Nikon D7500 / AF-S DX NIKKOR 10-24mm f/3.5-4.5G ED / ISO 800 / 10mm / f/8 / 1/2000 sec / Rear Touch LCD used at high angle overhead

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February 5, 2018 by Lindsay Silverman

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Sunset in Grand Teton

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This past year I was fortunate to have one of my photographs featured in an AFAR magazine placement for "The Travelers Choice Awards" sponsored by Nikon. The image was of the Moulton Barn (Grand Teton National Park ) at sunset. Located on Antelope Flats, this could be the most photographed barn in Wyoming, if not the world.

I made the picture using the D7500 DSLR and the AF-S DX NIKKOR 16-80mm f/2.8-4E ED VR lens.  I shot NEF and JPEG and processed the RAW shot using Capture NX-D and tweaked in Luminar software.

Throughout the month, AFAR ran several different versions to highlight the contest online so I had my photo representing different aspects of the contest. According to the AFAR website, "AFAR is the multi-platform travel media brand that inspires and guides those who travel the world to connect with its people, experience their cultures, and understand their perspectives". If you are not familiar with the magazine, I recommend that you should be. Especially if you are interested in improving your travel photography or just need to do some research, check it out - it's online and in print.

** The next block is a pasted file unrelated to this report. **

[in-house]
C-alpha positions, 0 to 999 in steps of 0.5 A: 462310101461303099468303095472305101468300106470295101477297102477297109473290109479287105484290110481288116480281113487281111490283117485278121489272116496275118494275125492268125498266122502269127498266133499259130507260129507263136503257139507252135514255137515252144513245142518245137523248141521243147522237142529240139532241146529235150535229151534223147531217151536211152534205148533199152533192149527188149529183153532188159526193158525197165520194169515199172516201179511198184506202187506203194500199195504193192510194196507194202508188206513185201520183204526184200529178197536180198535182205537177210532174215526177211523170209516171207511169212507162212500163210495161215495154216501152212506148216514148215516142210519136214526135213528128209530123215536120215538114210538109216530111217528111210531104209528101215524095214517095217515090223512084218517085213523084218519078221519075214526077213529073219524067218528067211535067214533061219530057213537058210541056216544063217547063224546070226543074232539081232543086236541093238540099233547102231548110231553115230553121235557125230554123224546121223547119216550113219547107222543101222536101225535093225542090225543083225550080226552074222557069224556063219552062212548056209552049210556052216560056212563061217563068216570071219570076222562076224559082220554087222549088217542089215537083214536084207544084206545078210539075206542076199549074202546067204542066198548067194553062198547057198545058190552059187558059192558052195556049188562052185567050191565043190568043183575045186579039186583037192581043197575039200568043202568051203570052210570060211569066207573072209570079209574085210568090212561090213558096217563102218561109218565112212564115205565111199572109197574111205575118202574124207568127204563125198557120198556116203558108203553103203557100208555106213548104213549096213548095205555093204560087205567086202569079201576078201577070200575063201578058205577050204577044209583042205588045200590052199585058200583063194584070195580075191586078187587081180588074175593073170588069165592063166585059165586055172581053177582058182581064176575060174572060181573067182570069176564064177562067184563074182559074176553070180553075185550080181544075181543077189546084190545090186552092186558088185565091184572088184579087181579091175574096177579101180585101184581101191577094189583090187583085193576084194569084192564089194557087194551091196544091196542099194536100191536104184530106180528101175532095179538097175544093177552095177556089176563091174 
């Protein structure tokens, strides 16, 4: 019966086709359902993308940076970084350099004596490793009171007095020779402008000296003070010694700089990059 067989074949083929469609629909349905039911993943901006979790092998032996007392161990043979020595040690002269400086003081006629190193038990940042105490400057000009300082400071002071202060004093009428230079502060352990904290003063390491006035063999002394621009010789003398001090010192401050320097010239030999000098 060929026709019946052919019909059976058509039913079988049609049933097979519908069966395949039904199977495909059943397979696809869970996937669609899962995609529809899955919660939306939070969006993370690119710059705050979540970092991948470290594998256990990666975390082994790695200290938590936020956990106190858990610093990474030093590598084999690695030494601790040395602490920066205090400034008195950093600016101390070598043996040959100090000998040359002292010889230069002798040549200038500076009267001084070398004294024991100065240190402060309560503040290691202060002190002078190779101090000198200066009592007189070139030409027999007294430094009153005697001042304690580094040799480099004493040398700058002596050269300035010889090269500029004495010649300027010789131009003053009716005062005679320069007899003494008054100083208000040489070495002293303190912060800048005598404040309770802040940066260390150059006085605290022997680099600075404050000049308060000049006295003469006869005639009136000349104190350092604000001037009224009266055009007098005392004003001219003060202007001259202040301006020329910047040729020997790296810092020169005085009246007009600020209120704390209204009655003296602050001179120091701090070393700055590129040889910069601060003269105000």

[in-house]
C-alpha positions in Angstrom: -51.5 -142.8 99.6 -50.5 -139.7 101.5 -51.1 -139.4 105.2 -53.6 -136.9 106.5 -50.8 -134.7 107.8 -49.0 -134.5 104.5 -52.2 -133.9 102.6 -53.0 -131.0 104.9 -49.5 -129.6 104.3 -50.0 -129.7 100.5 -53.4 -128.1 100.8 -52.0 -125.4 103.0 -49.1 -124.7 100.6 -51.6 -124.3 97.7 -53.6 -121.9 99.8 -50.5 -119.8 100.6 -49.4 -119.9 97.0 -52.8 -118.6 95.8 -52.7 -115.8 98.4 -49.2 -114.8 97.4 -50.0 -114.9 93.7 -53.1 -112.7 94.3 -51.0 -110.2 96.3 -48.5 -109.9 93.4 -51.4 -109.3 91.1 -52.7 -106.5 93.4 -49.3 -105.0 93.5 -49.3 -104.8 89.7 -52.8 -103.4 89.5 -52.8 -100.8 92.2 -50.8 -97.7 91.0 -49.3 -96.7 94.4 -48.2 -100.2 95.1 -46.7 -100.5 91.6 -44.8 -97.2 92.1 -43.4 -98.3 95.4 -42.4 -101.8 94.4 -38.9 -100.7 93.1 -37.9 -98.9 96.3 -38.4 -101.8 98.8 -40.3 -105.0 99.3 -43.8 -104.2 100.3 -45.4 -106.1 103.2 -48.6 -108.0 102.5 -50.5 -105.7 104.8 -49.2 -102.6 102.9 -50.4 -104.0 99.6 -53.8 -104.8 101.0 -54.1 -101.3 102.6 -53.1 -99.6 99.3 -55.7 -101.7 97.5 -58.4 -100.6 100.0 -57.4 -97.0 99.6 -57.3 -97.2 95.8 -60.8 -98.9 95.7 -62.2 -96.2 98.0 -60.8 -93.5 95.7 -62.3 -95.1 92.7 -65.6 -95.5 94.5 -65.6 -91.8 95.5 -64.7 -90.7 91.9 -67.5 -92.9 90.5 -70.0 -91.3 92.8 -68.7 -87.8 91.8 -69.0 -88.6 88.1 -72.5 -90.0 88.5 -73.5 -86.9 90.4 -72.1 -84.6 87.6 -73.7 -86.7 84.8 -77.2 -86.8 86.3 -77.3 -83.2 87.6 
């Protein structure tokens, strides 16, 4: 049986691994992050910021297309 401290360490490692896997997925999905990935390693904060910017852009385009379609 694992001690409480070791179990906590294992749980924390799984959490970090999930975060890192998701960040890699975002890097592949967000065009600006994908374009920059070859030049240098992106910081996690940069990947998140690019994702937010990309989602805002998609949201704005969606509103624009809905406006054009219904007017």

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February 15, 2018 by Lindsay Silverman

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Enduring Masterpiece

I read an article about Michelangelo's David, it said; "This astonishing Renaissance sculpture was created between 1501 and 1504. It is a 14.0 ft marble statue depicting the Biblical hero David."  Michelangelo was only in his mid twenties when he sculpted it. 

When I was an adolescent, I saw the movie " The Agony and The Ecstasy" with Charleton Heston as Michelangelo and it left a lasting impression on me.  Although not about "David", his backstory as an artist and sculptor intrigued me enough to look at his works in books and it guided me to look at other types of art with great appreciation. I would spend the next 40 or so years visiting art museums to see great art first hand. Looking at light, color , composition, shape and form in the arts helps me see better when I'm taking pictures.

I didn't know how I would react to seeing this incredible work when I visited the Academia Gallery in March of 2017. Seeing "David" up close left me in awe, it took my breath away.  The result of this emotional experience was a series of photos I made by walking around "David". I took many photos, each step I took I noticed something different. I knew I had to be different so I incorporated the elements of the museum itself with each shot and realized that I couldn't tell his story with just a single photo. It took Michelangelo three years to sculpt, the least I could do was to stay a while and marvel at his masterpiece. 

All images of Michelangelo's statue of David: Nikon D7500 + AF-S DX NIKKOR 10-24mm F3.5-4.5G ED

All images © 2018 Lindsay Silverman